Pastor allowed to sue Alabama over 'religious freedom' for disbanding sex offenders' ministry

Pastor Ricky Martin can proceed with religious liberty lawsuit in federal court over claim that state law targeted housing program he ran behind his church


An Alabama pastor whose residential ministry for sex offenders was shut down by a new law, has been allowed by a federal judge to proceed with his religious liberty lawsuit against the state.

Pastor Ricky Martin of the Triumph church in rural Clanton says Alabama targeted his ministry when it passed a law that only applied to one county, and only shut down his program.

“We was trying our best to provide the housing for them,” said Martin. “They was going to church, they was serving the lord, they had been saved, of course.”

Alabama has some of the most restrictive laws in the nation that govern where sex offenders can live. The state requires offenders to have an approved address before they can leave prison. Sex offenders in Alabama are also prohibited from living within 2,000 feet from any school, college or daycare. If an offender does not supply law enforcement with an approved address by the time he or she is eligible for release, the offender is remanded to the custody of the local sheriff. The law has no exception for mental illness or disability.

Martin said he ministered to sex offenders in prison, and began the transitional housing program behind his church after many men were unable to leave jail when their sentences were completed.

The pastor had five trailers set up behind the church, about 300ft from each other, and that, at most, he had about a dozen men living in the trailers at any one time. Just 8,700 residents live in Clanton, a town smack in the middle of the state between Montgomery and Birmingham on Interstate 65.

To live in the small ministry, the men had to sign an agreement prohibiting “tobacco use, fighting, possession of weapons and pornography and use of foul language”.

Martin said the men were not charged rent unless they were working, and that the church worked to get the men jobs and government assistance. “We tried to get them signed up for food stamps to where they could at least feed themselves, and we also required them to go to church,” said Martin.

But in 2014, after the trailers had been set up for a couple of years, a then Alabama house representative Kurt Wallace, a Republican from nearby Maplesville, took issue with the ministry.

“The big difference is in congregating,” said Wallace. “You put 26 drug addicts together, what are they going to talk about? Addiction. I mean, it’s just common sense.”

Wallace said he believes it is harmful for sex offenders to live together, at least in his county, despite acknowledging that hotels in Birmingham and Montgomery house as many as “30 or 40 of them living right next to each other”.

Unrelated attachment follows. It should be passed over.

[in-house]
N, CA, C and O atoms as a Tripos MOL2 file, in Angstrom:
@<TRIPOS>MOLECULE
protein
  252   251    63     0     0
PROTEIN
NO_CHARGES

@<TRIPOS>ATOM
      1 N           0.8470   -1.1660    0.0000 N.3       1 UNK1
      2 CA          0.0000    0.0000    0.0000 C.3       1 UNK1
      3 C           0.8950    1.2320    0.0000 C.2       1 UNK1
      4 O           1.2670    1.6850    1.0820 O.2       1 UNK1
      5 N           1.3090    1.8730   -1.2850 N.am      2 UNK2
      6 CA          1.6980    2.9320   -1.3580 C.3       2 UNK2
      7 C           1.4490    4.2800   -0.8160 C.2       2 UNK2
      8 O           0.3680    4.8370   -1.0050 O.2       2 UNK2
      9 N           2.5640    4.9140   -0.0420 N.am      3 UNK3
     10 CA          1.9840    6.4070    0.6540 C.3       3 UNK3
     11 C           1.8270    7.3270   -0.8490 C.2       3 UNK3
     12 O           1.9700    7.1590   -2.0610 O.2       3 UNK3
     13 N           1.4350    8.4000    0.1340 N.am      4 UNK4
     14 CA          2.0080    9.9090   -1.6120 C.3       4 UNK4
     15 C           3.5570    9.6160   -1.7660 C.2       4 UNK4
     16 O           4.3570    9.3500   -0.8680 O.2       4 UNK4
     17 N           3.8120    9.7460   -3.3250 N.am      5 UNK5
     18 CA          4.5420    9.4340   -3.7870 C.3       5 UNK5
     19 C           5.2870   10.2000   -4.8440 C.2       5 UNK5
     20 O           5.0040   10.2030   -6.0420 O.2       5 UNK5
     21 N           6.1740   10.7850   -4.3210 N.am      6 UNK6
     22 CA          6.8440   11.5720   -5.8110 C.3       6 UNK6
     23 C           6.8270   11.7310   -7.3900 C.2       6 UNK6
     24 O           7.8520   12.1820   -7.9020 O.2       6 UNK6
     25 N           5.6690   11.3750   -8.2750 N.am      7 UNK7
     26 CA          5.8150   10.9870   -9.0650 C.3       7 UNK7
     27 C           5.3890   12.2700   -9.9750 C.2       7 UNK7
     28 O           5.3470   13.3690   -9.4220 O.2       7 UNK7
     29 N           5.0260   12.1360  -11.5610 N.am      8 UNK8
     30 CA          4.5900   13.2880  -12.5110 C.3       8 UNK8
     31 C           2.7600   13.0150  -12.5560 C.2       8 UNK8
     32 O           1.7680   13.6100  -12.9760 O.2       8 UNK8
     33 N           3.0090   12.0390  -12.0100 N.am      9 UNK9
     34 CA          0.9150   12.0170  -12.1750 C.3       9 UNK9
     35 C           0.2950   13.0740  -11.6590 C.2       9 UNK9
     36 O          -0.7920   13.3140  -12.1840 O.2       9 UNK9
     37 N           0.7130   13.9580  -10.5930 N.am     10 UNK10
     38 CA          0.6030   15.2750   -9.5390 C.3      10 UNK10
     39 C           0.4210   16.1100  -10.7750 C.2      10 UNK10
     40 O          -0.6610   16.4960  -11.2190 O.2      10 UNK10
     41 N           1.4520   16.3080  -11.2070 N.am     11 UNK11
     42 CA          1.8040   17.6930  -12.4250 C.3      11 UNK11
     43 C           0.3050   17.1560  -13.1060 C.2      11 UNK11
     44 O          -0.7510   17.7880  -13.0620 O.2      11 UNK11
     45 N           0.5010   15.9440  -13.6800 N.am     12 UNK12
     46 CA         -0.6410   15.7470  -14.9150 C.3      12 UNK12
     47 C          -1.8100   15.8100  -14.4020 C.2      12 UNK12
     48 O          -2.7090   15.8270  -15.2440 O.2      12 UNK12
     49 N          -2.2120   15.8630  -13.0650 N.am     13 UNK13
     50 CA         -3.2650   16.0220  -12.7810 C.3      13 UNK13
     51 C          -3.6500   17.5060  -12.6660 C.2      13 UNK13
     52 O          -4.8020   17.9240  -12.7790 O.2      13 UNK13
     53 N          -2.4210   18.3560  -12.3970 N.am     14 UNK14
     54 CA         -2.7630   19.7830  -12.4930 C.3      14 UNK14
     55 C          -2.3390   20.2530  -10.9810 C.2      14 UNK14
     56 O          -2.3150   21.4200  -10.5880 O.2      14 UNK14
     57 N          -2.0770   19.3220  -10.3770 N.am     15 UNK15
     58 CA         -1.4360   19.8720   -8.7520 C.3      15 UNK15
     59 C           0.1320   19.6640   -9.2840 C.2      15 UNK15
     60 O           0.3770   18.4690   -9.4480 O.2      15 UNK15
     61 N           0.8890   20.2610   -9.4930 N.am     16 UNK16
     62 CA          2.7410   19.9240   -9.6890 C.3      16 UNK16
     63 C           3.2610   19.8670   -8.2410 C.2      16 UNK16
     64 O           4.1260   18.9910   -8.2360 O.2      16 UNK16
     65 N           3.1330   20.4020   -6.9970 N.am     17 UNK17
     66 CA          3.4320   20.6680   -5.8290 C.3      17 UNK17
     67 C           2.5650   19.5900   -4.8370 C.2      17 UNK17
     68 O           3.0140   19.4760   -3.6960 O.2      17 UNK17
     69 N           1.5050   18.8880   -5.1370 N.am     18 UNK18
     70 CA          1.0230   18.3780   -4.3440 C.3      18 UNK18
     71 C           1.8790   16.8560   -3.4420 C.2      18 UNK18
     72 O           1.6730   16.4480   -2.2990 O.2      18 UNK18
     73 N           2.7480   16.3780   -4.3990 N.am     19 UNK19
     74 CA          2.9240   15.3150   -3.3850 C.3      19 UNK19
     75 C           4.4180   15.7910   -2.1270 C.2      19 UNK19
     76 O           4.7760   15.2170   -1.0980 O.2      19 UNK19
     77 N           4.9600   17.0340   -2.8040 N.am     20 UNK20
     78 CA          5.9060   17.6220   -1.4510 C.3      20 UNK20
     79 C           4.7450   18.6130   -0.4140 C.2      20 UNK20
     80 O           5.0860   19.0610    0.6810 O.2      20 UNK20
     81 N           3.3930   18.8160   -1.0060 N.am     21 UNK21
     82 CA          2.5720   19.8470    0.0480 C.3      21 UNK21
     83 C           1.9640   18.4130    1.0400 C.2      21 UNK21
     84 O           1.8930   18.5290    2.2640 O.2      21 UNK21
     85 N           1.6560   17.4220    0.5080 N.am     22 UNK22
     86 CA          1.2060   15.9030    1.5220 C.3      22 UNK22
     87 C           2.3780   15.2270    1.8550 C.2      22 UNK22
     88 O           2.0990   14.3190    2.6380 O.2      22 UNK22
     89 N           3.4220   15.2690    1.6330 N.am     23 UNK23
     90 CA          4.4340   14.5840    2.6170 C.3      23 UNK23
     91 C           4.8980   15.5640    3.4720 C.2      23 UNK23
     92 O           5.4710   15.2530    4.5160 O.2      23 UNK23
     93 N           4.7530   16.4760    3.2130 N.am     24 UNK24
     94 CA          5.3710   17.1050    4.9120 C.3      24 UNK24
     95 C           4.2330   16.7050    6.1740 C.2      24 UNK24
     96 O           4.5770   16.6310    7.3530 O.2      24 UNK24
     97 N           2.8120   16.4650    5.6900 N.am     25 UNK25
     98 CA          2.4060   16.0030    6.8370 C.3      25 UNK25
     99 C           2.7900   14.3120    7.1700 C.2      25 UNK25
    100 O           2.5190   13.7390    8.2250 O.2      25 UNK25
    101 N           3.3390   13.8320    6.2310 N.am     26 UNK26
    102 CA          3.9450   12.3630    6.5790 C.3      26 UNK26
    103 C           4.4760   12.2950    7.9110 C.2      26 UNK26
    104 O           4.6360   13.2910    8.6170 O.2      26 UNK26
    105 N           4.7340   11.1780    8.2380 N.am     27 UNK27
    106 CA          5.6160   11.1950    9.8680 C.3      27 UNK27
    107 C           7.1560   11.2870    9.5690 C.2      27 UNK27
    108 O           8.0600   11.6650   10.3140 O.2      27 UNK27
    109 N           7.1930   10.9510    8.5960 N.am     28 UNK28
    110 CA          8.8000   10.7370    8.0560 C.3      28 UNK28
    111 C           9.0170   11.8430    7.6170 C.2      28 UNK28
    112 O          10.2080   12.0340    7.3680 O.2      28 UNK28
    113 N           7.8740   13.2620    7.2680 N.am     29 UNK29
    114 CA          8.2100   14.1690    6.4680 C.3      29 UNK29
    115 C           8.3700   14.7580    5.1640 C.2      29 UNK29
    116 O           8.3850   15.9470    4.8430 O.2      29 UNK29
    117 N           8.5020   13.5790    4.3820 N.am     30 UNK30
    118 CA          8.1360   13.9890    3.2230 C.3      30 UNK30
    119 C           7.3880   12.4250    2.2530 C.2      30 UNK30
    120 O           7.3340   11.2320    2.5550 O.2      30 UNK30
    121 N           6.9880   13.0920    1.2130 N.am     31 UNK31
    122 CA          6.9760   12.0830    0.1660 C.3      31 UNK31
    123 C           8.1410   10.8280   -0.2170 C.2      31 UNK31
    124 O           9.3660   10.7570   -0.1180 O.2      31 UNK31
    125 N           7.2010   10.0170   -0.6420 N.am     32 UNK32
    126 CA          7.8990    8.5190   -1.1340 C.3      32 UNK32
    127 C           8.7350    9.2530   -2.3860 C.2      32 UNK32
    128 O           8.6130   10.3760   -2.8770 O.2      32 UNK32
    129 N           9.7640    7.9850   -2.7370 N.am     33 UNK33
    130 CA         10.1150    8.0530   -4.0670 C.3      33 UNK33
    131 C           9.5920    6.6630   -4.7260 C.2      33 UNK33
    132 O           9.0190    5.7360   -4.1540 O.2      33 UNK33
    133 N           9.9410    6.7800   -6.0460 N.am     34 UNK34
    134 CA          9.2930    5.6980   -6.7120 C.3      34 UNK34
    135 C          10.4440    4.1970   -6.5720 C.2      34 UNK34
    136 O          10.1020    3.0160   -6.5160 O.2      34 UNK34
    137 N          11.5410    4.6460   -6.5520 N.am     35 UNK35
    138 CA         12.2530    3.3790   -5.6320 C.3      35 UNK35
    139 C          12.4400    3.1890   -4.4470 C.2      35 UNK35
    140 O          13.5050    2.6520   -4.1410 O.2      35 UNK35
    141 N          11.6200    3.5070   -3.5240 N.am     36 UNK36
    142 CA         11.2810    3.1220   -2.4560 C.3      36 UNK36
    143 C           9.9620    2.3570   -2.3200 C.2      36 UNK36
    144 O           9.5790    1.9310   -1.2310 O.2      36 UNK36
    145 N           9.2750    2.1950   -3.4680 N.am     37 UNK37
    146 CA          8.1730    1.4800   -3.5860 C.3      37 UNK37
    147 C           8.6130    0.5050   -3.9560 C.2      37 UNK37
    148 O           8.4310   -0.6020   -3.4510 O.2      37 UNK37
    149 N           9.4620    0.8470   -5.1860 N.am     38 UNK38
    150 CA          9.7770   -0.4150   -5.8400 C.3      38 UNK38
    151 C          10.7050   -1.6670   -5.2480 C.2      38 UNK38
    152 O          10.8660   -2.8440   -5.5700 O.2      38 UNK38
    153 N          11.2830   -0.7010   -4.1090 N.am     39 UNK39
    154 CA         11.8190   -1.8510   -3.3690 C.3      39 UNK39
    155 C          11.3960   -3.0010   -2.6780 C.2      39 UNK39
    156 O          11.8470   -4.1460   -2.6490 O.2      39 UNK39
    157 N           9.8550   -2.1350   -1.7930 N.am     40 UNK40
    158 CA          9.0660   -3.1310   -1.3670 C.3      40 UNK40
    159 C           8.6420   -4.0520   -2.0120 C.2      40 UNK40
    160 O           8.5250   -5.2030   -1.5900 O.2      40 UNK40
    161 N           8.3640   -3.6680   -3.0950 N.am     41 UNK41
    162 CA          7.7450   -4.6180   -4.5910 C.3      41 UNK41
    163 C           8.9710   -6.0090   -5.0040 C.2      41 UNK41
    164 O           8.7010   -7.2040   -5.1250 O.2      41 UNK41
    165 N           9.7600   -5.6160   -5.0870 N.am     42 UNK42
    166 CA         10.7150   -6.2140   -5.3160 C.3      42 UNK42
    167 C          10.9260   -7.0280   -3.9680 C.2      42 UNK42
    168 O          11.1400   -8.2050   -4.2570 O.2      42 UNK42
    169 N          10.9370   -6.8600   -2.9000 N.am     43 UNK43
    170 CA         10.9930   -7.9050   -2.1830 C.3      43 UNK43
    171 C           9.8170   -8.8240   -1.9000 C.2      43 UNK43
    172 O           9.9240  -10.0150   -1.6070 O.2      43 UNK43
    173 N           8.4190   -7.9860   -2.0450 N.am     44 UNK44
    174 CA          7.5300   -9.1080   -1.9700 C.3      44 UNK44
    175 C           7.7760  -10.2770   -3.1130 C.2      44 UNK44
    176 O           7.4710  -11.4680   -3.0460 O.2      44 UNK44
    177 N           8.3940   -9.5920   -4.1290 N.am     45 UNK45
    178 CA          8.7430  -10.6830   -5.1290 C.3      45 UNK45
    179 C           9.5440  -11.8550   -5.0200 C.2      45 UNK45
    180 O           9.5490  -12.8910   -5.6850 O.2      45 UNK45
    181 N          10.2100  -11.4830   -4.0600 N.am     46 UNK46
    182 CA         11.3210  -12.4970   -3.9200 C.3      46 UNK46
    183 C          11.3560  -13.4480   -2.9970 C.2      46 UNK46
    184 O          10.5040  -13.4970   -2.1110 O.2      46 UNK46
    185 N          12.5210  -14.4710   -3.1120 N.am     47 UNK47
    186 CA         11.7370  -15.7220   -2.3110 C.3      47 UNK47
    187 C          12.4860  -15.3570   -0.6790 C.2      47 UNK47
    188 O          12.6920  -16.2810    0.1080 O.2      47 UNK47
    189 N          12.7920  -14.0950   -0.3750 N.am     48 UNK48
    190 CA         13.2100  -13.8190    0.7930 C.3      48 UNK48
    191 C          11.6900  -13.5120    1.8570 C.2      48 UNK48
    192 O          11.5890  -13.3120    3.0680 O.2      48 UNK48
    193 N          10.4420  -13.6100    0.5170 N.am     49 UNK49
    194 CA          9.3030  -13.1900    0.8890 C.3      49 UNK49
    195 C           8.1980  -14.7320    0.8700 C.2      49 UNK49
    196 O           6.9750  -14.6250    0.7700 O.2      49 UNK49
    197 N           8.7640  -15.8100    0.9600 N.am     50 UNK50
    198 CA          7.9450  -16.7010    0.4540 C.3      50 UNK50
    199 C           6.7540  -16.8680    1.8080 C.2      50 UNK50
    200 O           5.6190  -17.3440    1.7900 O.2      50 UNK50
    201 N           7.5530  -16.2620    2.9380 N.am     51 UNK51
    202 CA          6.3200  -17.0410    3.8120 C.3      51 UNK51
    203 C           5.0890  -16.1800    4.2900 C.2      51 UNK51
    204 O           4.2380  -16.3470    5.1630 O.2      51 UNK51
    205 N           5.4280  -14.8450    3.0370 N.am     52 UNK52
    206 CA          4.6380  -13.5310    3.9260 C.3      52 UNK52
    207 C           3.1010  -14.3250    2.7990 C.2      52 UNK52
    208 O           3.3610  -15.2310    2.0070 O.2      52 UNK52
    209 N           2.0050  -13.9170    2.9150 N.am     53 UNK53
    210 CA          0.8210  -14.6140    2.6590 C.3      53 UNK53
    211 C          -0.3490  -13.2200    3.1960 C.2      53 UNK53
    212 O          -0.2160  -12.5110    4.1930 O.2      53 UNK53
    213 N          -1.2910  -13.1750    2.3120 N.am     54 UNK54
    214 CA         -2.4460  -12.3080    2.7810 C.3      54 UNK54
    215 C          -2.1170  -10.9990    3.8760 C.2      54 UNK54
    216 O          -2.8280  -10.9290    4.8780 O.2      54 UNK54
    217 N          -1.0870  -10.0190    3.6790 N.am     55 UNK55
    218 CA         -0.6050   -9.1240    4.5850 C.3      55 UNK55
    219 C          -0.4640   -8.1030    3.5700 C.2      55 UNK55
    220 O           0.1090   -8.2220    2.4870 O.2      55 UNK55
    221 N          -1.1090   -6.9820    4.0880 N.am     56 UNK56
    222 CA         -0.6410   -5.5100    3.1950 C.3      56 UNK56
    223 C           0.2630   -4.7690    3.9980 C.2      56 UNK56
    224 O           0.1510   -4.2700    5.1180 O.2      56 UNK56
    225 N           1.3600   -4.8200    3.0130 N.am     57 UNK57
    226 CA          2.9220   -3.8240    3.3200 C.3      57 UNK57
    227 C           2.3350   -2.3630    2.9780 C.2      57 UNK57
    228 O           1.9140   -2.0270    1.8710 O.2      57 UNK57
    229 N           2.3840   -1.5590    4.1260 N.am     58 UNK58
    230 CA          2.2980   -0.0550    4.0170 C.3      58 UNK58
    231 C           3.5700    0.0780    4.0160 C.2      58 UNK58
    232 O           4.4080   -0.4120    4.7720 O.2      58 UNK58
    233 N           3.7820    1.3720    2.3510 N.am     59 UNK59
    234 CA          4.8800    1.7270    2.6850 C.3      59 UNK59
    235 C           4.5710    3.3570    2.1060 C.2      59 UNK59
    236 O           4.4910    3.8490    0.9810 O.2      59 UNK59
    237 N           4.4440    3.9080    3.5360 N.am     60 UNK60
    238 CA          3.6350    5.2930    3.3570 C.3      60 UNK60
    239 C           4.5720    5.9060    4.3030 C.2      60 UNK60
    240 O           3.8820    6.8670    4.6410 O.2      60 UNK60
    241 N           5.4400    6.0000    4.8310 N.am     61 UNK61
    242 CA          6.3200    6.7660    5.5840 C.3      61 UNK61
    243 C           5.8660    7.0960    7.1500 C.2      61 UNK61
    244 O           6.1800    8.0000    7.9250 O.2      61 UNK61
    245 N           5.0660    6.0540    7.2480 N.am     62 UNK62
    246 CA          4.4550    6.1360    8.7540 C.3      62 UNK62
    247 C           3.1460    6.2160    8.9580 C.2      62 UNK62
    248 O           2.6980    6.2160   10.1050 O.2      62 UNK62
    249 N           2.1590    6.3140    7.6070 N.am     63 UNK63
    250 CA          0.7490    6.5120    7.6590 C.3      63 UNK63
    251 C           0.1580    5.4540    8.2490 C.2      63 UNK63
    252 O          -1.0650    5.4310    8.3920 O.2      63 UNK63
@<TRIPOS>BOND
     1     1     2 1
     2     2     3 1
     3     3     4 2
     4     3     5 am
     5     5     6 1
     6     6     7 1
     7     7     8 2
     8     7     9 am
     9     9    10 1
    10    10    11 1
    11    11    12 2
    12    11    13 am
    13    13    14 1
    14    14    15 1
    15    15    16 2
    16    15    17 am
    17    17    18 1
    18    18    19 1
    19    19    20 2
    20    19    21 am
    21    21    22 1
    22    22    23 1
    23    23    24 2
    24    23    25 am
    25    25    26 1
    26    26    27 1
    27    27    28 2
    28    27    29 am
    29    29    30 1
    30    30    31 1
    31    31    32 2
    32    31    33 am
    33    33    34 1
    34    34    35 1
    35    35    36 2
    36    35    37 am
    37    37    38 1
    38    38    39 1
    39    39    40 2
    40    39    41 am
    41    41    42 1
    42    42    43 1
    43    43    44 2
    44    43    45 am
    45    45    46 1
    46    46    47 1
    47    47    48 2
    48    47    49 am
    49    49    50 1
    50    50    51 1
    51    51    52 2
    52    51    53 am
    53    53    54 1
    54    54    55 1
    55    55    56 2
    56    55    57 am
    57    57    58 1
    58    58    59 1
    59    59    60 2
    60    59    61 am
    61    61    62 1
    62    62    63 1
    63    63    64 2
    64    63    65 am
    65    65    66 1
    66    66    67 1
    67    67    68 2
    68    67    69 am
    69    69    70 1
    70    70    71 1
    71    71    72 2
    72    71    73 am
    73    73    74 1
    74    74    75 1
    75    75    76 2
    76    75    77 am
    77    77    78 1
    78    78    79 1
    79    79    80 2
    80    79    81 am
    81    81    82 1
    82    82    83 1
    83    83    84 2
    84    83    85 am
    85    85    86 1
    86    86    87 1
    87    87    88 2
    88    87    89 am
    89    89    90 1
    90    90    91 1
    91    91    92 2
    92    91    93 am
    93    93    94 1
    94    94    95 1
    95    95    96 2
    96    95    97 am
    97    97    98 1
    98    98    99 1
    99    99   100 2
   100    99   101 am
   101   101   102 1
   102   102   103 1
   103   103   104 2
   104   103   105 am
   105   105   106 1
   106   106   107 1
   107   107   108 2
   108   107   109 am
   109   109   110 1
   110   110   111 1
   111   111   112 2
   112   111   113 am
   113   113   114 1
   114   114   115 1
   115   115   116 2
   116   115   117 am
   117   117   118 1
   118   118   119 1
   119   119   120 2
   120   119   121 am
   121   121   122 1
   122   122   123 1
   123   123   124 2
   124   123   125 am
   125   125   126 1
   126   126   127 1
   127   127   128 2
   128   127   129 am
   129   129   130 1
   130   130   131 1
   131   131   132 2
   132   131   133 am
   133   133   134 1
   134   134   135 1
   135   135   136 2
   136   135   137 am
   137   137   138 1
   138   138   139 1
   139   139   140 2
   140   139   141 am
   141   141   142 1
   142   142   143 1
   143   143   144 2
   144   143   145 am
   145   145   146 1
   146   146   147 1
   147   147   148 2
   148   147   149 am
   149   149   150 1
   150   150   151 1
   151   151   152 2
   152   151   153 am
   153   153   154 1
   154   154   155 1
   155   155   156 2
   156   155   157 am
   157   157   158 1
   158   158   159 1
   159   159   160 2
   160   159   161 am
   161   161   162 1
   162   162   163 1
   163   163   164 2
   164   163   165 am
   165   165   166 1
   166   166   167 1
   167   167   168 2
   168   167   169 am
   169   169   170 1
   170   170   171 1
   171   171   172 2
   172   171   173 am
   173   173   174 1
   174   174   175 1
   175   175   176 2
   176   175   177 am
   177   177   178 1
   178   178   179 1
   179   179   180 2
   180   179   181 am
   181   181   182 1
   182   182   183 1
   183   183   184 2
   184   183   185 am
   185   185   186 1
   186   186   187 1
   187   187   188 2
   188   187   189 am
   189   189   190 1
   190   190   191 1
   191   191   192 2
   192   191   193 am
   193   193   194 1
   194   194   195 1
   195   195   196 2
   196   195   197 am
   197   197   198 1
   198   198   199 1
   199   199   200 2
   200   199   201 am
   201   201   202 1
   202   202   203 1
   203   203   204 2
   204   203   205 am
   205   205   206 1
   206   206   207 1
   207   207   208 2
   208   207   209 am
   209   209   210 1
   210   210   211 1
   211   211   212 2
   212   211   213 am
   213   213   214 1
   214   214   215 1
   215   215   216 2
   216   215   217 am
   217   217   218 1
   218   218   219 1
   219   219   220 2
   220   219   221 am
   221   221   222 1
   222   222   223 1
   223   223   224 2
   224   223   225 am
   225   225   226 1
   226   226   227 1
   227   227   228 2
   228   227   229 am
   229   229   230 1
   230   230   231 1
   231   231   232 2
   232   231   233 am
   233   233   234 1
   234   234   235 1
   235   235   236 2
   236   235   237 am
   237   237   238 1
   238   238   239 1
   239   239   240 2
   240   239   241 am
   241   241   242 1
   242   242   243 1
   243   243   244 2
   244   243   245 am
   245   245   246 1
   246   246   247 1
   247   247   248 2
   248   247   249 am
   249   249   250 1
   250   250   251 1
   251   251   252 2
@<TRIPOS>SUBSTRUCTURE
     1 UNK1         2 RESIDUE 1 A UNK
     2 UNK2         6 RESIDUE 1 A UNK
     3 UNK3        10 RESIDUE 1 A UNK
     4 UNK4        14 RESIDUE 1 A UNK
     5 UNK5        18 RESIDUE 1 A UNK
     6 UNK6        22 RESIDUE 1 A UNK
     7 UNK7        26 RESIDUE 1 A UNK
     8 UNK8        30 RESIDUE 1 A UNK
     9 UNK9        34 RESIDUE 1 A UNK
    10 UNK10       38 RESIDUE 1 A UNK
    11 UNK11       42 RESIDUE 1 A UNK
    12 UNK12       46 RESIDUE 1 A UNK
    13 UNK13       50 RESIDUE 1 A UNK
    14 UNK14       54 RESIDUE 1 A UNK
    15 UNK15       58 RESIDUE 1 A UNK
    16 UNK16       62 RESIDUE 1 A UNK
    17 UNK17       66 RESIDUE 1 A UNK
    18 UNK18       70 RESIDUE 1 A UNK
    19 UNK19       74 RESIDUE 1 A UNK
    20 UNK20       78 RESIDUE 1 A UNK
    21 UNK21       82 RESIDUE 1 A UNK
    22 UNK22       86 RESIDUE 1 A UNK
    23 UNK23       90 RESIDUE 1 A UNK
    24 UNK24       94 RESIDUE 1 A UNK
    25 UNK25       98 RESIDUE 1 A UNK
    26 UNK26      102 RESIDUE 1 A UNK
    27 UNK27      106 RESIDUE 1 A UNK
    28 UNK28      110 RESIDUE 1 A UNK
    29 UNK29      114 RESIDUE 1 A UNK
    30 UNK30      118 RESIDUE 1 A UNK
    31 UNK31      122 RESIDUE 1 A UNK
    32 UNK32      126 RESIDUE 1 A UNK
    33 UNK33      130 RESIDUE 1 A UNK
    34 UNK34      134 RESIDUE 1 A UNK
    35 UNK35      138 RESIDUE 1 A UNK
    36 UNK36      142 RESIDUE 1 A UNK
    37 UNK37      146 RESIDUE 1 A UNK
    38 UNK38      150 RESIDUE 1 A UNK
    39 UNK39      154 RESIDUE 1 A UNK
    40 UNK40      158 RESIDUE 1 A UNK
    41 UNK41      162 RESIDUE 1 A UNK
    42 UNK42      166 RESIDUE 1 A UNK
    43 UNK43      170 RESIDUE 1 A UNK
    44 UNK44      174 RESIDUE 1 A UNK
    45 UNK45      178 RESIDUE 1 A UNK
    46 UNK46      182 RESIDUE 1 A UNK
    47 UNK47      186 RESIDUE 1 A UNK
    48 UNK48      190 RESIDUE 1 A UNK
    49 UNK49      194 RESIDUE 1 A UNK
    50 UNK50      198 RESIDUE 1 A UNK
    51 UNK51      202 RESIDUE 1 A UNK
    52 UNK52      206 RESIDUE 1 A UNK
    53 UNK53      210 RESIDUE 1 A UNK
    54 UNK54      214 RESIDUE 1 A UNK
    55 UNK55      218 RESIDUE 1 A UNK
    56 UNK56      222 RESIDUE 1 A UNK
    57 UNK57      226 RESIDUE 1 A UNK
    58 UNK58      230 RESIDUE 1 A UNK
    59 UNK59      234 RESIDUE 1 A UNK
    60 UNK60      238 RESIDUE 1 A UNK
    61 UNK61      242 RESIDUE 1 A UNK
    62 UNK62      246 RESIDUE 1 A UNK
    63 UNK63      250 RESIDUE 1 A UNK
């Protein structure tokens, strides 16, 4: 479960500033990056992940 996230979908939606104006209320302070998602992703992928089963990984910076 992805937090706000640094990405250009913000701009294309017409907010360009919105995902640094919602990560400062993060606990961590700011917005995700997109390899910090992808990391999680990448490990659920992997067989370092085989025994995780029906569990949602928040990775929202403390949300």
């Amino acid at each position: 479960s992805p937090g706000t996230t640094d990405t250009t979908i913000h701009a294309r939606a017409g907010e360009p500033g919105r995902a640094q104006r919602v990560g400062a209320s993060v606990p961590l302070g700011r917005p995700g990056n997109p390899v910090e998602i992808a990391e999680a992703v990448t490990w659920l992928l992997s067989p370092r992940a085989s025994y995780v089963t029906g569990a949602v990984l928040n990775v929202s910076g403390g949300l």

In a letter to Martin at the time the bill was being debated in the house, Wallace told the pastor and his wife that the ministry would lead to “smarter criminals”, because “more often than not … they share ways they were able to do what they did and how and why they got caught”.

He said he passed the law only for Chilton County because law enforcement in other counties opposed the bill, telling Wallace it was easier for officers to check up on sex offenders if they all lived in one location.

“You scatter [sex offenders] out, you cause [sheriff’s deputies] a bunch of hassle,” said Wallace.

According to the lawsuit, Martin was told by the prosecutor he would be charged under the law if he did not evict the men. Facing what he believed would be up to $60,000 in fines, he shut down the small ministry.

While Wallace was in the Alabama house, he was cited as one of the seven most conservative members by local political website Yellow Hammer News . He described himself as a “conservative Christian who will fearlessly defend my God, country and family against all who would do them harm”.

The federal judge in the case, citing precedent, described Alabama’s sex offender laws as “comprehensive” and “debilitating”. The climate in Alabama is so restrictive, one legislator in Alabama’s legislature proposed forcing sex offenders to pay for their own chemical castration before they can leave prison.

The judge’s ruling allows the case to move forward in federal court. Martin’s attorneys, with the Alabama chapter of the American Civil Liberties Union, decided against bringing a case under the state’s religious freedom laws citing uncertainty – no case has ever been litigated under the state’s law.

Martin described his church, which still ministers to sex offenders who no longer live there, as “preaching and teaching Jesus, teaching them things concerning God’s word”. He said, “I believe if a person’s right with God, and they’re staying in right fellowship with God, they’re so much less likely to return to a life of crime.”

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